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Forcing Women into the Military Draft – Equal Rights or Bad Idea?

Equal rights across the board for women might soon spell the beginning of women in the United States being required to register for the military draft. While many champions of equality for women are happy the measure is being considered, some who are decided pro-feminist and pro-equality have been left confused by their opposition to the move.

Recently, the Obama administration made the decision to repeal the ban on women serving on the front lines in combat. That change has opened a legal loophole as only men between age 18 and 25 are required to register for a military draft. With the recent change, however, the time is fast approaching for a military draft for women.

Unlike countries like Norway or Israel, the United States does not require all of its citizens to perform military duties. In fact, never before have women been drafted into military service. While some in Washington D.C. are in no hurry to make a military draft for women a reality any time soon; legally, they may have no other choice.

Three decades ago the Supreme Court ruled that it is only constitutional to register men for a draft. The purpose of the draft is to create a pool of potential combat troops ready for battle should a national emergency demand a rapid increase in the size of the military. Until recently, women were excluded from serving on the field, leaving no reason to register them for the draft.

With front-line infantry, armor, artillery and special operations jobs open to women volunteers who can meet the physical requirements, the argument against women in the military draft is sort of null and void.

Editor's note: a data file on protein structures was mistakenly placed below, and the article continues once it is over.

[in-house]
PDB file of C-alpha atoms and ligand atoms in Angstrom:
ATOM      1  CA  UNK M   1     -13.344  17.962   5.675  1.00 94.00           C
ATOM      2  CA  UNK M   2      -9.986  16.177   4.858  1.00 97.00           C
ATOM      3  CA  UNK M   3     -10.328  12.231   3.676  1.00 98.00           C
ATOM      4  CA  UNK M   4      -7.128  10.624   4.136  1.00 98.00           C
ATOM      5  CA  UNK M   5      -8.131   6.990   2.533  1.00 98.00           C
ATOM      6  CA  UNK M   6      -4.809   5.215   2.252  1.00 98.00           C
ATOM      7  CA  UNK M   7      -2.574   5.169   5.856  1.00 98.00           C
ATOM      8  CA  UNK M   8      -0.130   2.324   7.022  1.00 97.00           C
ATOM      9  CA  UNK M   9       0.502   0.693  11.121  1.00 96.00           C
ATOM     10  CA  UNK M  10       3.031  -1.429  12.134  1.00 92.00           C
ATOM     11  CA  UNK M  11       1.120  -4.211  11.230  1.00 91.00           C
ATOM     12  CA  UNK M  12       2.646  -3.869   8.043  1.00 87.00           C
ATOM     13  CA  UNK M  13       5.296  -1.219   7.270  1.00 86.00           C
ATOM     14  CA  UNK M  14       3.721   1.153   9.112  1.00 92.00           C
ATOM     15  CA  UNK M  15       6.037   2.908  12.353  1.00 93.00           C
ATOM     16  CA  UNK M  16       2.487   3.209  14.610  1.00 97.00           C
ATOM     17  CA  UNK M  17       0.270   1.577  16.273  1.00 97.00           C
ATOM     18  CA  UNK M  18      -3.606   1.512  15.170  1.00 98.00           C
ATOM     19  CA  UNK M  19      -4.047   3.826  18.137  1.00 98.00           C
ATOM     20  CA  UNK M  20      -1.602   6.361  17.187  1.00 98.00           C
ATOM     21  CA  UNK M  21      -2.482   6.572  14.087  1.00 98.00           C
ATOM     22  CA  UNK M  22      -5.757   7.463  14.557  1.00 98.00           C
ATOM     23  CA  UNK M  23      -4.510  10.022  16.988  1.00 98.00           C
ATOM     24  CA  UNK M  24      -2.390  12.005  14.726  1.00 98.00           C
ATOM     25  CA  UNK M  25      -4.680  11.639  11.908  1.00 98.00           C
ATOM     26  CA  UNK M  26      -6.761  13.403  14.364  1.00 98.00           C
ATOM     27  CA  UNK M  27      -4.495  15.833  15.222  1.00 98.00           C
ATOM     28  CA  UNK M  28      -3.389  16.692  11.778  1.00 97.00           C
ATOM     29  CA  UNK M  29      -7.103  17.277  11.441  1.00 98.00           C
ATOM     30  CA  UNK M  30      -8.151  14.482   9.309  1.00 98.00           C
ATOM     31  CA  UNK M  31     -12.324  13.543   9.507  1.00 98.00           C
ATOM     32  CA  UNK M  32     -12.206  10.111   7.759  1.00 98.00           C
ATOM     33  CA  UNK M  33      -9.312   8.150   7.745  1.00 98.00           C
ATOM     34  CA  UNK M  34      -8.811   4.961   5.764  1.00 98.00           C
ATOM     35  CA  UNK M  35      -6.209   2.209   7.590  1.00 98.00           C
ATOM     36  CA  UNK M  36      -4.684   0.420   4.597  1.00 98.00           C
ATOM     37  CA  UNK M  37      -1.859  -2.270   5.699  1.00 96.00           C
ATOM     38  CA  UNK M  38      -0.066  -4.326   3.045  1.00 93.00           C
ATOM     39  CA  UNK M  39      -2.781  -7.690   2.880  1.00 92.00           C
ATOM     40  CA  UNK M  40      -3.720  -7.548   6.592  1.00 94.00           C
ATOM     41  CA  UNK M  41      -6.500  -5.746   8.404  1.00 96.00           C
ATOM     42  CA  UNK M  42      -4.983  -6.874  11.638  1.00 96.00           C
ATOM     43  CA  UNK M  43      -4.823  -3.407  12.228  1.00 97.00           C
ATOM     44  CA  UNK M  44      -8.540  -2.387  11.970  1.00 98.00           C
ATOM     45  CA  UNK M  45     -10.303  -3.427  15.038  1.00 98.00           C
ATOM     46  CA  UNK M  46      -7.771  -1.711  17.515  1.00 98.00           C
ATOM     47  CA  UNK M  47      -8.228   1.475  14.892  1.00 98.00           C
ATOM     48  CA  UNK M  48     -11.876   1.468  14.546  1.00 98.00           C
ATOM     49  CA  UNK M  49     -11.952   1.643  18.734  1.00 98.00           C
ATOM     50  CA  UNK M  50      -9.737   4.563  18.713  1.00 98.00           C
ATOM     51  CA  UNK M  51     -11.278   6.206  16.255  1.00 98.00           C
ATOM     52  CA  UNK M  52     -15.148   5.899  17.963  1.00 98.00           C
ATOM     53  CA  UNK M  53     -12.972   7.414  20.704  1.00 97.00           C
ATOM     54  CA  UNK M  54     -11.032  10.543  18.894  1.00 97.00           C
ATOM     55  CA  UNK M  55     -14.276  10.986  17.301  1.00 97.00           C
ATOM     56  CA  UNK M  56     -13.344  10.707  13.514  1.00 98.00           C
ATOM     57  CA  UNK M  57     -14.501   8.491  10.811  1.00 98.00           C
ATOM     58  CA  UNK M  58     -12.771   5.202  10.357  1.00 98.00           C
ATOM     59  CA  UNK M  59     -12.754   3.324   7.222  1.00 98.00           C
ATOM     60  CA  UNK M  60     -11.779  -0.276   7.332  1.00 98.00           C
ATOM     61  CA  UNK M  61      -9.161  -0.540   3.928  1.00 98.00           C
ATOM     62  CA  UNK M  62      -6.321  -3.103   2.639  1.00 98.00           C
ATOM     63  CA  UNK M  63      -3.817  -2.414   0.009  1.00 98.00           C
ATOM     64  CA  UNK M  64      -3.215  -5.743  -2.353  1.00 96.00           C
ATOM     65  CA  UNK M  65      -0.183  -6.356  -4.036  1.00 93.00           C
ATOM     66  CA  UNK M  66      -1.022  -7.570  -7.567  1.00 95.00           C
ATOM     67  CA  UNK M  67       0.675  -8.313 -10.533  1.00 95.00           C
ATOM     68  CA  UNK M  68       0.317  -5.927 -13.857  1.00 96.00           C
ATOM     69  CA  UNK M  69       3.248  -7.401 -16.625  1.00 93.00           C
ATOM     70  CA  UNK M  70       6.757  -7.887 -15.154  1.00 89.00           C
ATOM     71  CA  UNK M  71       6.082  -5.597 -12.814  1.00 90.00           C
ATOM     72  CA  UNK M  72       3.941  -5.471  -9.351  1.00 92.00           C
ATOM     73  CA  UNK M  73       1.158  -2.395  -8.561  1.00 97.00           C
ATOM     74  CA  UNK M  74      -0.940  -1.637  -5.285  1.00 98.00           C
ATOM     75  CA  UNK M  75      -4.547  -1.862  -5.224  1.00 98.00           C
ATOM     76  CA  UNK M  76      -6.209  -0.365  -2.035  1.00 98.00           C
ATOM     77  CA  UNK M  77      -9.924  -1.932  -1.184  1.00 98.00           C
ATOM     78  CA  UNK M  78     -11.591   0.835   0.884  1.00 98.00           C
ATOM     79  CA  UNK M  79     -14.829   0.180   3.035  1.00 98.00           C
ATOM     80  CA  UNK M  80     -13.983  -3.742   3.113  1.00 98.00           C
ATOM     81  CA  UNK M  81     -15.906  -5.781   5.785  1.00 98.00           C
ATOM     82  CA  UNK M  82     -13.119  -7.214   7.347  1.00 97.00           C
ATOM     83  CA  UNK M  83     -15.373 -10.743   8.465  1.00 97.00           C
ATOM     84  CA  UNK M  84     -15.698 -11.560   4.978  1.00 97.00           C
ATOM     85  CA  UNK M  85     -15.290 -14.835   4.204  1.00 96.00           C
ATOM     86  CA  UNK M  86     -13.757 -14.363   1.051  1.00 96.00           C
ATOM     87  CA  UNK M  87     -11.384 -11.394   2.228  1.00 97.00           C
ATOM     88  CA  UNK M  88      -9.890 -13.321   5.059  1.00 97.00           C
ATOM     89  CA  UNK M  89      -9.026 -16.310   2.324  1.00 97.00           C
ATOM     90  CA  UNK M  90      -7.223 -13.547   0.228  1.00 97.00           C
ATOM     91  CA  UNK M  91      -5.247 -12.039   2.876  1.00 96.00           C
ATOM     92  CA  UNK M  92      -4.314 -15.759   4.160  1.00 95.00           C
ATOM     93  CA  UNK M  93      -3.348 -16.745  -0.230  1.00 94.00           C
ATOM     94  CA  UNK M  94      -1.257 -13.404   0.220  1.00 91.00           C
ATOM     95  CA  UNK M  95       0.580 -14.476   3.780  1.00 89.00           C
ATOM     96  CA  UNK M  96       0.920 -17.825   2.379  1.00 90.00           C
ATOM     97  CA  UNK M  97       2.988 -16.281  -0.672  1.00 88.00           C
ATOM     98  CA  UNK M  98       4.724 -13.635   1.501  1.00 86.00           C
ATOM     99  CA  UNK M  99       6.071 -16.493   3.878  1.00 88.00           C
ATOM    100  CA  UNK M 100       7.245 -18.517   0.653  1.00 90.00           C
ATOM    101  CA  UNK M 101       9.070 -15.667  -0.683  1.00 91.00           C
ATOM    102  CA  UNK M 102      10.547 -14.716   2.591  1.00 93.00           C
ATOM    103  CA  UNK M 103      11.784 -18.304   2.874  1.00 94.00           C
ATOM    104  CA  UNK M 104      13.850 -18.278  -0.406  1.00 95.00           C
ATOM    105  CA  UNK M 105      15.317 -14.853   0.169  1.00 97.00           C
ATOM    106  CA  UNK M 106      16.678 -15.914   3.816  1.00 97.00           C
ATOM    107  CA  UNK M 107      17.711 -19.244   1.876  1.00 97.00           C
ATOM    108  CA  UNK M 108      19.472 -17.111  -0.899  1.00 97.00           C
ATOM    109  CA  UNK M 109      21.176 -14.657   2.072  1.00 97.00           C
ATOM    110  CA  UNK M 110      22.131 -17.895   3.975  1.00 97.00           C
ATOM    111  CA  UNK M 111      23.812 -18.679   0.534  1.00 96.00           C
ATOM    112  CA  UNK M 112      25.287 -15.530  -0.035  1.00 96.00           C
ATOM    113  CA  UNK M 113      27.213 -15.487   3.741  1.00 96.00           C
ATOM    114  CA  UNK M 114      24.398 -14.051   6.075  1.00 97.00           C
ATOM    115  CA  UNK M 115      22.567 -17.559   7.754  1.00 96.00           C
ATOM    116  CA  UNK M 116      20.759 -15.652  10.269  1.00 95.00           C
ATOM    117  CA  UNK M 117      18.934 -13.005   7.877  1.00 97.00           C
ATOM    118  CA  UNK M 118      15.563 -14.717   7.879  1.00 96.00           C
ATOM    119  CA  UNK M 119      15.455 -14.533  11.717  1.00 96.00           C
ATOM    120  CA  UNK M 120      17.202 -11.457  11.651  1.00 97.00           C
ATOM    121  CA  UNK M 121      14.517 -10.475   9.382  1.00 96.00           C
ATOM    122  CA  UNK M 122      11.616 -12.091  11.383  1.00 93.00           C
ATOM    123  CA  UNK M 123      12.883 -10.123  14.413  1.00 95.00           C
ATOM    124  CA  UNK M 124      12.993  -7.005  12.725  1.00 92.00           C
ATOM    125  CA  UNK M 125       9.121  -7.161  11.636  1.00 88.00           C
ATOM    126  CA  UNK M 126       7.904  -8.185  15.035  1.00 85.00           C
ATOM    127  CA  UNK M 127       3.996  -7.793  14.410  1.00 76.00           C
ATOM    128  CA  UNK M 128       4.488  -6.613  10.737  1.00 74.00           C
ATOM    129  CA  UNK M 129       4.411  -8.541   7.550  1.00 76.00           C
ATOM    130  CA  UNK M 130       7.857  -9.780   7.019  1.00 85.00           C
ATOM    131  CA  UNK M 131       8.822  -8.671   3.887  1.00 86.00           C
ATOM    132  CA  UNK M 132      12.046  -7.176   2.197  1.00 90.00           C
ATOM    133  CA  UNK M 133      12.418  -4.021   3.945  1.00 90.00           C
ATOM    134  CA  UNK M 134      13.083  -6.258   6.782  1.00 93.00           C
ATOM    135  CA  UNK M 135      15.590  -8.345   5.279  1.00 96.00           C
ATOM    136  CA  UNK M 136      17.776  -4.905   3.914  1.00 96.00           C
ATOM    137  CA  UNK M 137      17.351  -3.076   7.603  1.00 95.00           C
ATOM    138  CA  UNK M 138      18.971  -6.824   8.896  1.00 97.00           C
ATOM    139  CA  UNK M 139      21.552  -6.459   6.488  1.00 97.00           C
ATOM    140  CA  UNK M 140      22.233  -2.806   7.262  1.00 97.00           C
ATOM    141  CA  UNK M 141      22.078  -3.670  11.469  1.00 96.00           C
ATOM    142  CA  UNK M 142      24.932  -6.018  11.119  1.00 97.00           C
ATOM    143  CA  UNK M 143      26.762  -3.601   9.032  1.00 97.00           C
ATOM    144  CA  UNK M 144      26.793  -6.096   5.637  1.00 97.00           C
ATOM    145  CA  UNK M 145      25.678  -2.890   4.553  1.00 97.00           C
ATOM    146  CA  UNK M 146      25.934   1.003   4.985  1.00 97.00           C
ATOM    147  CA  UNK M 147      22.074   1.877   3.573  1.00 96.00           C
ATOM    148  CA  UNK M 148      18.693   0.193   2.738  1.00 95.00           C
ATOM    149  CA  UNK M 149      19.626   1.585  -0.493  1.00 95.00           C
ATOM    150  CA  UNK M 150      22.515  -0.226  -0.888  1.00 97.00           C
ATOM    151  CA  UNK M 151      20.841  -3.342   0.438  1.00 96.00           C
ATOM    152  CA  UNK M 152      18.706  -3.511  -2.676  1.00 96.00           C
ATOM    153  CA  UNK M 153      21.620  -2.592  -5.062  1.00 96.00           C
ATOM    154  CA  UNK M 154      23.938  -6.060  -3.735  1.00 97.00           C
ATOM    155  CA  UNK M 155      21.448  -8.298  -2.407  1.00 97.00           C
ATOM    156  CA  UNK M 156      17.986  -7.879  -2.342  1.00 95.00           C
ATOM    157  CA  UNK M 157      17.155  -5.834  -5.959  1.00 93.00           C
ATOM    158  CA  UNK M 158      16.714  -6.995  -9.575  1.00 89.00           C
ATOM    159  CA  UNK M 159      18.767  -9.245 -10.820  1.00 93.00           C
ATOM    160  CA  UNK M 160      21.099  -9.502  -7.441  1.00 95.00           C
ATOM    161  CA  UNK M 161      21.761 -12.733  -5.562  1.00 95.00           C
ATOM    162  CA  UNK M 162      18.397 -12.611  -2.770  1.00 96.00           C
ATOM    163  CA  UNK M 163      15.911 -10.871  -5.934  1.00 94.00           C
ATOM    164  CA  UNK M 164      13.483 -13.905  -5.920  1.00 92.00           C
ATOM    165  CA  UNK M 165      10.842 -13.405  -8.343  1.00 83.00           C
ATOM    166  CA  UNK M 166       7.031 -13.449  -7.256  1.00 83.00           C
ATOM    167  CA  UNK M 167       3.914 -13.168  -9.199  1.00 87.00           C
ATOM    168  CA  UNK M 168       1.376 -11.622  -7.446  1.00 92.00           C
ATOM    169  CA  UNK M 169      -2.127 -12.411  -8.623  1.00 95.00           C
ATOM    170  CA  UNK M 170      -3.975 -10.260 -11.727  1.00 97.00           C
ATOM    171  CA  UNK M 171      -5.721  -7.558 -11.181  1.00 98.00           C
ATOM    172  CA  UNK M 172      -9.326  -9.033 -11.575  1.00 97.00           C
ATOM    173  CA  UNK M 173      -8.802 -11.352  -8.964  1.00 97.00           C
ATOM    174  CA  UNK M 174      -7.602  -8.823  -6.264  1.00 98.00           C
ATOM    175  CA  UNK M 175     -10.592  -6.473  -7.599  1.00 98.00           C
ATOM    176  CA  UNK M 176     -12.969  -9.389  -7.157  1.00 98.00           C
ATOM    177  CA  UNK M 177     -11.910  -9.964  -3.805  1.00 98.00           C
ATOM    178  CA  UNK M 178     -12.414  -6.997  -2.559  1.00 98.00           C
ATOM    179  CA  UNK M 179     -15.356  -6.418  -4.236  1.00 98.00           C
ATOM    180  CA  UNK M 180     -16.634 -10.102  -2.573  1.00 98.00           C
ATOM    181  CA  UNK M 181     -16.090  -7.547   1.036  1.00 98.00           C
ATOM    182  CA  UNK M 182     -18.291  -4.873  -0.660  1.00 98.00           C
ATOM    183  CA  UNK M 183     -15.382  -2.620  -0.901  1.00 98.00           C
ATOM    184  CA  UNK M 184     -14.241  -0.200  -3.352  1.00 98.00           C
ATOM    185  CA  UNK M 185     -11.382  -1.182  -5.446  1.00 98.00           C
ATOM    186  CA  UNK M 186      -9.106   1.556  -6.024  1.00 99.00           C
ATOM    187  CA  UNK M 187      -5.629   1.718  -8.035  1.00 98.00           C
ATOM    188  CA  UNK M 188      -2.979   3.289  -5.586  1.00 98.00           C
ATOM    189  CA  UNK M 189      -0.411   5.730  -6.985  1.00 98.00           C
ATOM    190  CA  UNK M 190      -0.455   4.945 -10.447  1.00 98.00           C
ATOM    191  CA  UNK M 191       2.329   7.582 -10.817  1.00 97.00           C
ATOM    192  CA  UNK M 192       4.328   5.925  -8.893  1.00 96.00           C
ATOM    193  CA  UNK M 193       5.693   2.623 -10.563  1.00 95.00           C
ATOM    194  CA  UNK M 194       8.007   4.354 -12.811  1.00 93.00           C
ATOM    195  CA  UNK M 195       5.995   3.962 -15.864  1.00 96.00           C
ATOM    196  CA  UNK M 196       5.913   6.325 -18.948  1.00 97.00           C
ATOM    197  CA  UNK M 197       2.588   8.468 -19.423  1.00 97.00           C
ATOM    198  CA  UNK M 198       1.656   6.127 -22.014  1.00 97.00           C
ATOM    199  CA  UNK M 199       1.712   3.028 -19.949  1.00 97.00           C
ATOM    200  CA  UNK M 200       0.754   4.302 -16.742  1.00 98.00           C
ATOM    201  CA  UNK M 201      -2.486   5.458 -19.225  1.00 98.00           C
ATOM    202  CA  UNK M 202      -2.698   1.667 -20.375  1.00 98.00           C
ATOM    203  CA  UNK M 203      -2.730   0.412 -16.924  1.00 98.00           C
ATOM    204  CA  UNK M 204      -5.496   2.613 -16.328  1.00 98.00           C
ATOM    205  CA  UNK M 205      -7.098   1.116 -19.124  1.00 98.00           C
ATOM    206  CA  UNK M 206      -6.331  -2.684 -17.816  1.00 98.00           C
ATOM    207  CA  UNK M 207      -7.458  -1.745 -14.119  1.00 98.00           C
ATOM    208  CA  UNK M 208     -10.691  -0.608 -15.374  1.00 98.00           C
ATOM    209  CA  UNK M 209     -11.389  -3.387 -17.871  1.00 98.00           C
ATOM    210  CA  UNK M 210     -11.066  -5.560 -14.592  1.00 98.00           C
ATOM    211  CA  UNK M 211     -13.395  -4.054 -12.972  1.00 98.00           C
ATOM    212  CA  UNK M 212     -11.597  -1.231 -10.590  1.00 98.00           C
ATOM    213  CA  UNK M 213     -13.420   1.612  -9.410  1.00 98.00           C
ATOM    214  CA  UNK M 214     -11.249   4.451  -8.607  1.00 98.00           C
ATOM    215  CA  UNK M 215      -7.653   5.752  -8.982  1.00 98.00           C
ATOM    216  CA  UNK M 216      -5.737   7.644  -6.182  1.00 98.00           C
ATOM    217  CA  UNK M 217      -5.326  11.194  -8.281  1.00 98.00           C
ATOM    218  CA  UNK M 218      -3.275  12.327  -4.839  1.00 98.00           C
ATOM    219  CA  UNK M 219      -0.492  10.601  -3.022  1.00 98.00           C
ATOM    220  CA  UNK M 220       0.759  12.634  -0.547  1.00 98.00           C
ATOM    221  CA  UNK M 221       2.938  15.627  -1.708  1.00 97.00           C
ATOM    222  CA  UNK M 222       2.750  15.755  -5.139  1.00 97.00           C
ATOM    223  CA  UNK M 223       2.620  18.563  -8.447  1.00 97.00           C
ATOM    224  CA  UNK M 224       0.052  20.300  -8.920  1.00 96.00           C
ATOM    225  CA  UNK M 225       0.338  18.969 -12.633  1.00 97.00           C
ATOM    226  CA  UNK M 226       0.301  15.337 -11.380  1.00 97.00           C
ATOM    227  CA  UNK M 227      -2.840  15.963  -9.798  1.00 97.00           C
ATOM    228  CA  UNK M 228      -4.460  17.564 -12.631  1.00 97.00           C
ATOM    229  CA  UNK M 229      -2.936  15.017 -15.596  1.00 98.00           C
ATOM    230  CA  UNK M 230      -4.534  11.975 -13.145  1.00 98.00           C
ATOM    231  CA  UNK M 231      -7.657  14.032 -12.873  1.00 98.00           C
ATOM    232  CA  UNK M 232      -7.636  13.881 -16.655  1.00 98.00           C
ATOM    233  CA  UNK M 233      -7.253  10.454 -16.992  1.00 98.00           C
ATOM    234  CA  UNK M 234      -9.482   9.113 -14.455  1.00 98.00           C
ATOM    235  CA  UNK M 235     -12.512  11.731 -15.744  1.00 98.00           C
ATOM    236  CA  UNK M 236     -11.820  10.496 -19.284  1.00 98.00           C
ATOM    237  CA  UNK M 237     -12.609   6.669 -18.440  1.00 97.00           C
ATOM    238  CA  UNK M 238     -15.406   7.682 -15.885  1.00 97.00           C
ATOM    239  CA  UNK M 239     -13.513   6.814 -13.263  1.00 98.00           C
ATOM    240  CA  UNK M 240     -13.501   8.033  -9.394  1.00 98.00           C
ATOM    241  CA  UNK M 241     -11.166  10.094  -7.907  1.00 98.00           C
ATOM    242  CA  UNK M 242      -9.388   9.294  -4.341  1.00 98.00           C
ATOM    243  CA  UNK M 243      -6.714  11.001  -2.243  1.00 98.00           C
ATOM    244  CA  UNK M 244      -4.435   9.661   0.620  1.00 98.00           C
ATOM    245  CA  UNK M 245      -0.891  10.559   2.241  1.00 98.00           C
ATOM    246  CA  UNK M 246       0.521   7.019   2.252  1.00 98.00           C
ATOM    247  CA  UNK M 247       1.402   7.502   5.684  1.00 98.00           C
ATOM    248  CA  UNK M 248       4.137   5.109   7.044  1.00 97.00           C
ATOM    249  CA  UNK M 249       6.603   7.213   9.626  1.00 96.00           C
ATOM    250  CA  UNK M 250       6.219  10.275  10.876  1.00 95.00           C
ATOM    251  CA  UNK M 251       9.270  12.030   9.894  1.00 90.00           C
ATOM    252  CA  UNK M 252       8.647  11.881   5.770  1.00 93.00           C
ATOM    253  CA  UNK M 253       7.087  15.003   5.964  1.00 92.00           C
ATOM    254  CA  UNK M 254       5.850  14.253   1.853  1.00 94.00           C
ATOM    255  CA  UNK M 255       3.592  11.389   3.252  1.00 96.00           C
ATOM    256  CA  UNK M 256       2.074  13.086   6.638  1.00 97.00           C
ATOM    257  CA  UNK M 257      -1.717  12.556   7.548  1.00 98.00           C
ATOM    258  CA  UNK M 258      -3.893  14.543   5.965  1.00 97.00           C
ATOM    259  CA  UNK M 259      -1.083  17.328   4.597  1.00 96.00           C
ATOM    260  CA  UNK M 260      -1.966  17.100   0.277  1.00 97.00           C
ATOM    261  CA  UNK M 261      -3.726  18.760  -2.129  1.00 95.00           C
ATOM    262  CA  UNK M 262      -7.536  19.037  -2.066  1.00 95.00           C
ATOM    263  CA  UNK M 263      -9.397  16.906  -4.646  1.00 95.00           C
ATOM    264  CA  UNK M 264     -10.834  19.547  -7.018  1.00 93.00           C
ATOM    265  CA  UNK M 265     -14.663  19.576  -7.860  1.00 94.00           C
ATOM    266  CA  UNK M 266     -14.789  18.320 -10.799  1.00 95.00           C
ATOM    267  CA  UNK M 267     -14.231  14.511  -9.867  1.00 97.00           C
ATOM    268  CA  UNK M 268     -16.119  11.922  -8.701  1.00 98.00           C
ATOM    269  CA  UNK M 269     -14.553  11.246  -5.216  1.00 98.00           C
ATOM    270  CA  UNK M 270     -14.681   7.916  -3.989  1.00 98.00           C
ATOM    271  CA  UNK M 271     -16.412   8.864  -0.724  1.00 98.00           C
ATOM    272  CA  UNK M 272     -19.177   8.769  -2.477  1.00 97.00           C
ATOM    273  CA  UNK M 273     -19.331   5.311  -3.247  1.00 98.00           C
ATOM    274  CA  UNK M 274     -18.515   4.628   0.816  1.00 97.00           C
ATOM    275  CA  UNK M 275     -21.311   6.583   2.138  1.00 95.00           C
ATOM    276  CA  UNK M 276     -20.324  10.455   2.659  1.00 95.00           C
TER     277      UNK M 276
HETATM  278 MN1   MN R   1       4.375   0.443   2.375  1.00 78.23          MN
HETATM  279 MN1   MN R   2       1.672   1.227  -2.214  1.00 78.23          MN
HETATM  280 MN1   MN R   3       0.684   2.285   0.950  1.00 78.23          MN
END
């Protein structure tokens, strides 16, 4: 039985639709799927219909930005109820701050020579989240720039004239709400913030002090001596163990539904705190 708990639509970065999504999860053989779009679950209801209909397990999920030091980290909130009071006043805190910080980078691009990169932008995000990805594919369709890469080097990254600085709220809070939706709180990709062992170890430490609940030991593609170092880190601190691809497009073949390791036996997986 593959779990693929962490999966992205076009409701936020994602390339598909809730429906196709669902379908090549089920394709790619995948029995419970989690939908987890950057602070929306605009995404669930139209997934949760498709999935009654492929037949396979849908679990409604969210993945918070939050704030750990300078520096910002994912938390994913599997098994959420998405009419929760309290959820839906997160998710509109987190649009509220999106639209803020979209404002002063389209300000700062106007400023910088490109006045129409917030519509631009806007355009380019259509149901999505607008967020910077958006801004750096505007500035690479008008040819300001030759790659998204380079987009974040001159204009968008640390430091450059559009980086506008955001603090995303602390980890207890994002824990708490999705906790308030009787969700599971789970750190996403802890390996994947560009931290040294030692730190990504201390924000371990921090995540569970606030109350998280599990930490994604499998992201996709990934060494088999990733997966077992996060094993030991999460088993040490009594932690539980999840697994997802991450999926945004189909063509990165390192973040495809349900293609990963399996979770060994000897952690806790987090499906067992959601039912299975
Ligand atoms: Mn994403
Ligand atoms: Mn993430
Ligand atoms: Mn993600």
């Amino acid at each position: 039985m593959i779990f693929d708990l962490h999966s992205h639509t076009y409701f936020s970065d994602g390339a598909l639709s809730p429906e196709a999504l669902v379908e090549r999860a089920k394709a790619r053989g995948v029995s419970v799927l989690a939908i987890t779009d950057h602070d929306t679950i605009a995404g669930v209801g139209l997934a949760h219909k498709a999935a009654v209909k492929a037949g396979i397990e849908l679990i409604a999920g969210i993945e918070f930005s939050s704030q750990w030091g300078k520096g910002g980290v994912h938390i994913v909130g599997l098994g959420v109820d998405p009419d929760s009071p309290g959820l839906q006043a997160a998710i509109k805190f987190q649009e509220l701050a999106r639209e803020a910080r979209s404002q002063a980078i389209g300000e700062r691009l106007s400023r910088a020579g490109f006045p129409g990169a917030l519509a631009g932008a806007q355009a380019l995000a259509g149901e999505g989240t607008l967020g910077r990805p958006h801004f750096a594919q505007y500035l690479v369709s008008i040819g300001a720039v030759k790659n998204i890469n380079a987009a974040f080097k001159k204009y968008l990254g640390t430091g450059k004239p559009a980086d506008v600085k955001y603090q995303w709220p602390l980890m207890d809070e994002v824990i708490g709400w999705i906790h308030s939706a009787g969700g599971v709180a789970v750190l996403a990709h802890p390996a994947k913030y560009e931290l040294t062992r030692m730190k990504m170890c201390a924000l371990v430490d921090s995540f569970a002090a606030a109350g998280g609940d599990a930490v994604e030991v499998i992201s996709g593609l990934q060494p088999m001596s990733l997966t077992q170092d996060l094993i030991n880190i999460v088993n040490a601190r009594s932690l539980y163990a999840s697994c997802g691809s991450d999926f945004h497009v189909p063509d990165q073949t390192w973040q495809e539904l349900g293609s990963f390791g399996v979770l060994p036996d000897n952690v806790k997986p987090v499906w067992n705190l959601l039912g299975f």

Women sounded off about what they thought about the newest ruling about women in combat. Susie Lewis from Cincinnati, OH Women selected for military draftsaid in response to a New York Times article: “I am all for equality for women. I read an article about Israel 30 years ago who for a time put women in combat. They said it was devastating to the morale to lose so many women in combat, so they ended the women in combat. Then in 2000, they began admitting women to the IDF and have progressed to having them in “light combat.” A few women are also jet pilots. So it will be interesting to see where the US women will actually serve.”

That brings up a good question. Should women be allowed entry to all forms of combat front-line service, or should there be limits on where in combat women are placed?

One soldier with experience on the battlefield commented, “This is a very poor decision. Why aren’t women in the NFL? Why do we have a separate professional basketball leagues for men and women? We have a WNMA and a NBA. Why don’t men and women compete against one another in USA Track and Field? Why do we still have segregated bathrooms and locker rooms? Fast moving combat units may not have the luxury of having separate shower/bathroom/changing areas. How will this complicate the Military’s problem with sexual assault? 1 in 4 women report being raped while deployed. Why hasn’t the US military in the last 40 years created physical performance standards that are equal for both men and women? Women’s standards are always lower than their male counter parts. These are all good questions we need to answer, despite how un-politically correct they are.”

While this is certainly a hot-button issue, it might be a moot point as some lawmakers are seeking to abolish the Selective Service System; taking the idea of registering for the draft with it. Should that effort pass, the military draft would be demolished.

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